Poland is going to test mink for new coronavirus strain

Mink babies at a fur farm cuddle the body of their dead mother, photo: Jo-Anne McArthur on Unsplash
Mink babies at a fur farm cuddle the body of their dead mother, photo: Jo-Anne McArthur on Unsplash

Poland will do coronavirus tests at their mink farm factories after a mutation of the coronavirus was found in mink in Denmark. They will also check whether farmworkers and their families have been infected with the virus.

Last week, Danish authorities announced that they would kill their entire population of 17 million mink, because the new strain could move to humans and hinder the effectiveness of future COVID-19 vaccines.

Veterinary authorities are going to test mink in various parts of Poland. “It is hard to believe that the problem does not come up in Poland sooner or later. Or it already exists, but we do not know about it,” Pawel Rawicki from the animal welfare organization Otwarte Klatki (Open cages) said.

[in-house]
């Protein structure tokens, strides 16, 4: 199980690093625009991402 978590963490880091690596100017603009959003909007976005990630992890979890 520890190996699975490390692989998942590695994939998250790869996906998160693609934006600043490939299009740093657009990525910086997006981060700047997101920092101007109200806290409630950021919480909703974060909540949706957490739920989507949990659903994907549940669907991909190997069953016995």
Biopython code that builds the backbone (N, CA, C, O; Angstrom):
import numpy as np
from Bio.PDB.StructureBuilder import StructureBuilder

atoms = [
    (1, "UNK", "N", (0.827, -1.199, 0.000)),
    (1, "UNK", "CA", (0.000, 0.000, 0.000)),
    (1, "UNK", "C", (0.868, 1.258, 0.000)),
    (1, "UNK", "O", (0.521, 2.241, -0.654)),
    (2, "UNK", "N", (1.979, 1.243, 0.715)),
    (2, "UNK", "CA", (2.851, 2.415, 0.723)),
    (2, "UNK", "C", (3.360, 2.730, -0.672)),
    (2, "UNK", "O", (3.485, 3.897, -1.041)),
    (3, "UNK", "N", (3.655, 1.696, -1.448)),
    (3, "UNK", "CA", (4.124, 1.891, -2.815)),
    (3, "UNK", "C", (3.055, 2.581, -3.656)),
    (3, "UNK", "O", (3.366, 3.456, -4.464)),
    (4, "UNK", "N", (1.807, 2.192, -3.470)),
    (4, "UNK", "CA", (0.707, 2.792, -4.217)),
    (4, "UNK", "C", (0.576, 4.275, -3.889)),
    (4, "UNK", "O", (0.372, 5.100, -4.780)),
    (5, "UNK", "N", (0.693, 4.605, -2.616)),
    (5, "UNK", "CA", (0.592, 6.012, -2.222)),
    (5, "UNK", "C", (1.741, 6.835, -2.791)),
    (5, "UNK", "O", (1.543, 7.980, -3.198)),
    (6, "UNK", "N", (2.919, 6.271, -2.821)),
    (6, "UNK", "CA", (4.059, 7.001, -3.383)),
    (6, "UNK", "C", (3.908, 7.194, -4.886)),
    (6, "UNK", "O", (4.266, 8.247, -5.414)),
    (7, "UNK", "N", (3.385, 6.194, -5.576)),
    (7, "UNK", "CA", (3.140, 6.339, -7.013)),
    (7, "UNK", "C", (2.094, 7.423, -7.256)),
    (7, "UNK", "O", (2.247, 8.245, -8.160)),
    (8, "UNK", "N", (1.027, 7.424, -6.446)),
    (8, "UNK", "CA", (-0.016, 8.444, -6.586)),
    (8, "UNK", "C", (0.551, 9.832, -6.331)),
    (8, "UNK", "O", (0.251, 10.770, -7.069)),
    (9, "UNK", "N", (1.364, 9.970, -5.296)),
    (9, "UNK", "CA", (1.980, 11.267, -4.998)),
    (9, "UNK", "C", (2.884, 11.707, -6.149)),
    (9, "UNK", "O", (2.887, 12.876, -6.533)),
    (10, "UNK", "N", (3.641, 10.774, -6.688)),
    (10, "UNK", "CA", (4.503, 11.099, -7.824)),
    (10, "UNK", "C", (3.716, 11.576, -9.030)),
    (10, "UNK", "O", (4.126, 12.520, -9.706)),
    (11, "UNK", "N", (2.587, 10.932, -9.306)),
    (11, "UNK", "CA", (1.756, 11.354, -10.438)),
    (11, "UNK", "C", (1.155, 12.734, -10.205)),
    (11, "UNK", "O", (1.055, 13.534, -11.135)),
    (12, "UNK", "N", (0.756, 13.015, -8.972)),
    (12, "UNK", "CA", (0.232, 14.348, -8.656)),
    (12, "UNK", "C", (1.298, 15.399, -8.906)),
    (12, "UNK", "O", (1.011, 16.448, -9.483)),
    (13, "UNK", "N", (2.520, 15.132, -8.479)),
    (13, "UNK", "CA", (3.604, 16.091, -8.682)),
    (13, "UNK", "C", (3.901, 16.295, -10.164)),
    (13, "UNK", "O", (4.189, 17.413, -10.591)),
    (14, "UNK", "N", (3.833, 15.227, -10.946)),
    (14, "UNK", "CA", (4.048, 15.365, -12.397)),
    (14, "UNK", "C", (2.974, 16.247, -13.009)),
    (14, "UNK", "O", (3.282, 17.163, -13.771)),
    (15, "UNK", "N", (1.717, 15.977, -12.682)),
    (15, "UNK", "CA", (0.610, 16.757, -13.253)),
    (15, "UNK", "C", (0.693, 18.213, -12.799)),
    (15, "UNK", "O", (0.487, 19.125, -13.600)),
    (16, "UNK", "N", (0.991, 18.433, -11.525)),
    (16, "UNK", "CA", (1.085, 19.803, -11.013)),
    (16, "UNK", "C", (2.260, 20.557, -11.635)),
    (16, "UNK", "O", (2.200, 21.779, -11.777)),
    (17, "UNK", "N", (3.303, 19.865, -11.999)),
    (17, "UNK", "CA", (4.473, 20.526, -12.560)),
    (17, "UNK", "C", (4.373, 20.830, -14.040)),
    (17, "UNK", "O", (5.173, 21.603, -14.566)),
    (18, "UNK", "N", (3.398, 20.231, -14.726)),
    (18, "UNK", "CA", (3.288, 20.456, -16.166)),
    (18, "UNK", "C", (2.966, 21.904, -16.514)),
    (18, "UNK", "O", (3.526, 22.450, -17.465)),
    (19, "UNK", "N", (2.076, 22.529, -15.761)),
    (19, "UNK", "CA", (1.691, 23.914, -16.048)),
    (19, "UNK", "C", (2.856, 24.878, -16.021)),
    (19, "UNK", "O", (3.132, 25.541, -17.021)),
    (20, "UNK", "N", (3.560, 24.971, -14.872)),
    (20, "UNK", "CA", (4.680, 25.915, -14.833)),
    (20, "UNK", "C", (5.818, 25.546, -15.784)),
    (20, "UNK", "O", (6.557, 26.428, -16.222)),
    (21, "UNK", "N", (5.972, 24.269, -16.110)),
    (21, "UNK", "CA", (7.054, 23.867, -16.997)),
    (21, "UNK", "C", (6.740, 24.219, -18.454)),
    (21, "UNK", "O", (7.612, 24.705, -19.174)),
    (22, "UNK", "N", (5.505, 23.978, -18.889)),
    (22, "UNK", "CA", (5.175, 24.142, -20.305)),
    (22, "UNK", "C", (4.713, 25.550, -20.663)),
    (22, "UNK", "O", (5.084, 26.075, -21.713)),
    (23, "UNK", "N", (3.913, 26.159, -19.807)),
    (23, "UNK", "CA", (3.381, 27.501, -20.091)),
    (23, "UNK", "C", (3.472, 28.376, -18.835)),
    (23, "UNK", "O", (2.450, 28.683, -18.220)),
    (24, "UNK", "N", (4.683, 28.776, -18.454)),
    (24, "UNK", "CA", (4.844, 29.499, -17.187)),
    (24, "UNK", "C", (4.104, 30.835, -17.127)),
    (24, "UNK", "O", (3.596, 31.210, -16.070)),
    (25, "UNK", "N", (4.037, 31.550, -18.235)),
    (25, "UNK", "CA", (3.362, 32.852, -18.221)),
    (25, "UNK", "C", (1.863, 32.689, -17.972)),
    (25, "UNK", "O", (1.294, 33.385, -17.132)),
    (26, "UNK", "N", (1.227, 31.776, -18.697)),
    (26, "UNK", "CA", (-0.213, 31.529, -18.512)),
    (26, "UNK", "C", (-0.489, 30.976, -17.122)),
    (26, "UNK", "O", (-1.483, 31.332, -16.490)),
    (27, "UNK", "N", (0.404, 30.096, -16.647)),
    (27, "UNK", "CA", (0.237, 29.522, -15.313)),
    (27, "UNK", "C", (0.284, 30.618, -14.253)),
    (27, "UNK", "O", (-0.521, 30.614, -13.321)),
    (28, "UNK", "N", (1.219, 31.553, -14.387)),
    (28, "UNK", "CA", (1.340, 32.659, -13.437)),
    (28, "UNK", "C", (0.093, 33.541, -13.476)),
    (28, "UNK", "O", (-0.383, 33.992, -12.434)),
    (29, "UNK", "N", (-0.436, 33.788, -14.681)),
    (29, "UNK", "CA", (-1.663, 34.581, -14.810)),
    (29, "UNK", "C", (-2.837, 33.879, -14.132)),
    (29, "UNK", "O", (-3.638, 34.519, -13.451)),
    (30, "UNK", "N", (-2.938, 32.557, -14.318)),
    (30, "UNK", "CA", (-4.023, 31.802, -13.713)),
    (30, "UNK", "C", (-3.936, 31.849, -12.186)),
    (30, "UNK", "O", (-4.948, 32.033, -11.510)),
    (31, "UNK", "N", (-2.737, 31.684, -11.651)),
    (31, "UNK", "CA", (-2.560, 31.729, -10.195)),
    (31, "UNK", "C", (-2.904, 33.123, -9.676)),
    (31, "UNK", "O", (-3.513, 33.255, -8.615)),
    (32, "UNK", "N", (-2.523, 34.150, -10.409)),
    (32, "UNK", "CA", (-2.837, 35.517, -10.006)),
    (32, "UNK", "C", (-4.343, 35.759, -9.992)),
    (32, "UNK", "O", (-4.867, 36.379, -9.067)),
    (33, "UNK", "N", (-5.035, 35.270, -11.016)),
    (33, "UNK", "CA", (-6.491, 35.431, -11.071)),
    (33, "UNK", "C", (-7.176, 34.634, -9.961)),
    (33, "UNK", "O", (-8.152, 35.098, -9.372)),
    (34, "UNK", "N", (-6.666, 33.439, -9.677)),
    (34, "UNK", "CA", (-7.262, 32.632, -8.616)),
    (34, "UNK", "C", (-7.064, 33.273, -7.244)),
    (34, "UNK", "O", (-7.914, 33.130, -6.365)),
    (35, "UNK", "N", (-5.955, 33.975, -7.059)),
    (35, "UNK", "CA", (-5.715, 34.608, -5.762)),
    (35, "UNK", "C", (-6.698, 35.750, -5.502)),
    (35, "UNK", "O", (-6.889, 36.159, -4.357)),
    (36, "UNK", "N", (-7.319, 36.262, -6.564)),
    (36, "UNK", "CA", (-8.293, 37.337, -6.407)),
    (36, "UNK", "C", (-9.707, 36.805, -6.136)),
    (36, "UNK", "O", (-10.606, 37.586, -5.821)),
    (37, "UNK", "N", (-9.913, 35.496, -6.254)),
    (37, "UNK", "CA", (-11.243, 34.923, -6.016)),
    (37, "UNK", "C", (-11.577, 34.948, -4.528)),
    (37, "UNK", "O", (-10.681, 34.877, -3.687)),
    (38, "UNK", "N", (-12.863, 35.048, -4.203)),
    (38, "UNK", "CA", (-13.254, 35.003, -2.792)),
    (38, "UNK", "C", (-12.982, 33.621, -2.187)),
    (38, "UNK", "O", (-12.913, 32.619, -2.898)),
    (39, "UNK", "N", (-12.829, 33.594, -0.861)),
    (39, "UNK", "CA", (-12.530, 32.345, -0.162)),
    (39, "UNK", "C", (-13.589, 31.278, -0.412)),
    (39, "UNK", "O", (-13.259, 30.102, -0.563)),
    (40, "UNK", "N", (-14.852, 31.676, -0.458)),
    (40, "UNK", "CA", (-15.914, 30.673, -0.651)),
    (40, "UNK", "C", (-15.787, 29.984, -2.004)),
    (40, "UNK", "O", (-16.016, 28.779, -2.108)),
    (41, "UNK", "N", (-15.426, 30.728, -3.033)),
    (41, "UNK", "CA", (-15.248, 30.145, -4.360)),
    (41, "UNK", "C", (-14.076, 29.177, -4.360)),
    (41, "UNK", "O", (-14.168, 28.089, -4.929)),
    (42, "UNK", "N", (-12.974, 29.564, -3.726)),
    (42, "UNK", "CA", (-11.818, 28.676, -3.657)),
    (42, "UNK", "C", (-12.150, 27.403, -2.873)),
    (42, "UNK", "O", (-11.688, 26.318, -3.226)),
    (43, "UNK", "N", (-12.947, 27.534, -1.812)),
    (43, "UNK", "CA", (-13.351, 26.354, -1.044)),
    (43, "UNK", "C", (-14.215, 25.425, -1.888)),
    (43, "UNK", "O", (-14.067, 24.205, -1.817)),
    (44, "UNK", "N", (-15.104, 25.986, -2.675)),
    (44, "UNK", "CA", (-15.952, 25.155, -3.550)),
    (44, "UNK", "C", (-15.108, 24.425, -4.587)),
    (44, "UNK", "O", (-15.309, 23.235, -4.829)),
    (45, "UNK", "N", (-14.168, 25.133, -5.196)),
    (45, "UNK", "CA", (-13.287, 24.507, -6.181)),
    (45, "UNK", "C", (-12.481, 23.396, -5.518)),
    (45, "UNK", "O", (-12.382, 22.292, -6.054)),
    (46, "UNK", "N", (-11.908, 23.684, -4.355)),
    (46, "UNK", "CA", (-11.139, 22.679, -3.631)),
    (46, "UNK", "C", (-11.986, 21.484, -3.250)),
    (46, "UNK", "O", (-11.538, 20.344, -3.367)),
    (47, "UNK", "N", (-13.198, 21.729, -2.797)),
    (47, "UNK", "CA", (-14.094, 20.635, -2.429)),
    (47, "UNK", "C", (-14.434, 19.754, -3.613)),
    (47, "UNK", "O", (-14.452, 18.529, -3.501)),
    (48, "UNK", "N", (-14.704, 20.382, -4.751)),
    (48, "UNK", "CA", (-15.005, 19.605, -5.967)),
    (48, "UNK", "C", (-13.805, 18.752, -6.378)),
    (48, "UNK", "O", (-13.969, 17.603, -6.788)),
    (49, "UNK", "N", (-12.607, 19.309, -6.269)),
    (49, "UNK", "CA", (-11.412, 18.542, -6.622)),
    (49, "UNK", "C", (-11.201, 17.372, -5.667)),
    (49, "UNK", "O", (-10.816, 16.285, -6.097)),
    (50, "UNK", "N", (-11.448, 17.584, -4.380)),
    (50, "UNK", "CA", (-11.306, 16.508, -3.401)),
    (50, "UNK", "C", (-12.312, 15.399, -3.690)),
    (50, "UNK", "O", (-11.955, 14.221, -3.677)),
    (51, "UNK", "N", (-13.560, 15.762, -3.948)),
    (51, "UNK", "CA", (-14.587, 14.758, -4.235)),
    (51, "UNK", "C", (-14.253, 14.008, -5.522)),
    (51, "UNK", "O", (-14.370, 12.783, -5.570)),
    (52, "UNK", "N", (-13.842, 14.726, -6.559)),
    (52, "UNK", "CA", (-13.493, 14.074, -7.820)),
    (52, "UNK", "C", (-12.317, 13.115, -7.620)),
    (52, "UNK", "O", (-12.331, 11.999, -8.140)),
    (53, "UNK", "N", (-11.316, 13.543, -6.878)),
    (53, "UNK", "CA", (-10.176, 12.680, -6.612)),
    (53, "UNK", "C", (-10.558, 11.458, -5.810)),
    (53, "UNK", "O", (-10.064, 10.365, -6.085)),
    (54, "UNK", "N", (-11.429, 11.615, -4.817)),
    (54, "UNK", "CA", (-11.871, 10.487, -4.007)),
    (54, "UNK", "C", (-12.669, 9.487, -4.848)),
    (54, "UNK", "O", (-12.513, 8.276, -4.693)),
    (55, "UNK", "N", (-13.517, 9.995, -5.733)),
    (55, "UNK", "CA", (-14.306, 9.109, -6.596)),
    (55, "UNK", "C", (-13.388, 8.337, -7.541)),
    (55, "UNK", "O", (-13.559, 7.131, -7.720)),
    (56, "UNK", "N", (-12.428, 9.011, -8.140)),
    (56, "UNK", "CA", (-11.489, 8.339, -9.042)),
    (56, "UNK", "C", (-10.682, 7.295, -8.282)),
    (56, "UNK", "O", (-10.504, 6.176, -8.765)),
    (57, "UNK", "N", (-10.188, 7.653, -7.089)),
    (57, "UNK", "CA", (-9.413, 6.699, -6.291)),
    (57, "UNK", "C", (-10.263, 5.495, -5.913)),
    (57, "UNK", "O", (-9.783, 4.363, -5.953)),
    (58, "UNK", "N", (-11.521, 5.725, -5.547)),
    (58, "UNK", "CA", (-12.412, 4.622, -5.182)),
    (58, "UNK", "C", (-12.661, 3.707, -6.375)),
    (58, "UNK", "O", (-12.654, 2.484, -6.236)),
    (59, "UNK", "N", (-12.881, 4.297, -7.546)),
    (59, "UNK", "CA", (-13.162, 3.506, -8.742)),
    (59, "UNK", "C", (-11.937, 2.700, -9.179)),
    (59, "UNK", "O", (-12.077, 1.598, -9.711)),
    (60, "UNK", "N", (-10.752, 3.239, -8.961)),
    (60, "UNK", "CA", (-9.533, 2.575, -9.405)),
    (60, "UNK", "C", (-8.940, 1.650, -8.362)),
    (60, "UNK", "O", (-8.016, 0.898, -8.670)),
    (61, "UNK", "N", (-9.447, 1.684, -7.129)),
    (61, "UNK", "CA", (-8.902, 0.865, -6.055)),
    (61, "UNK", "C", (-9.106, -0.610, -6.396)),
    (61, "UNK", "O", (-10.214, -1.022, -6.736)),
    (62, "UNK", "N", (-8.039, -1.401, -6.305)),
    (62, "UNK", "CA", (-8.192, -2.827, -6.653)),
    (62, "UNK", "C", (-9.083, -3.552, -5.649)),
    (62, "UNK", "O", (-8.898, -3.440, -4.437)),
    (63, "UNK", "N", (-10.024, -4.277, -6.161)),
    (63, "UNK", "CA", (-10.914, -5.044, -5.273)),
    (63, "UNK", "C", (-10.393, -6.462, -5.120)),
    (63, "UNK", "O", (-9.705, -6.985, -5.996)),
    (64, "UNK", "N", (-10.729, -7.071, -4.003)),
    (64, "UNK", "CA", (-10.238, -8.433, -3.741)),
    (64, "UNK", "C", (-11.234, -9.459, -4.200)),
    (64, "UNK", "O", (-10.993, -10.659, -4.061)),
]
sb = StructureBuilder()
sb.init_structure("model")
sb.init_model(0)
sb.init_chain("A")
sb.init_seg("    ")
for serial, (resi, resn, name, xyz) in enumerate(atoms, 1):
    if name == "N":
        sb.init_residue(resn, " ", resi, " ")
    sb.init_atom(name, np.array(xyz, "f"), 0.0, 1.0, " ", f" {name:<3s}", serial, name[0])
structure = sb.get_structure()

Poland’s mink population is roughly half the size of the Danish one. Mink are beautiful animals that have a great need for hunting, swimming, and diving in water. In the mink industry, the animals are born in a small cage where they remain until they are killed for their skin. Their fur is used in the fashion industry.

“The current pandemic has made it clear that we have to take the danger of transmitting this disease very seriously. Transmission of the disease is of danger not only to the local farms but to the whole world,” Esben Sloth, head of Campaigns at World Animal Protection Denmark, said about the situation with mink in Denmark.

“COVID-19 probably derived from a wet market in Wuhan in China. Now we are at risk that the coronavirus might mutate on Danish mink farms. This clearly indicates that we must reconsider the way we interact with animals,” he continued.  

China, Denmark and Poland are the largest mink producers globally, with 60 million animals killed every year for their skin, animal rights group Humane Society International – United Kingdom says.

“China, Denmark, and Poland should support and extend the immediate and complete ban of mink production,” Christian Sonne, professor of Veterinary and Wildlife Medicine at Aarhus University, said in an email to Reuters.

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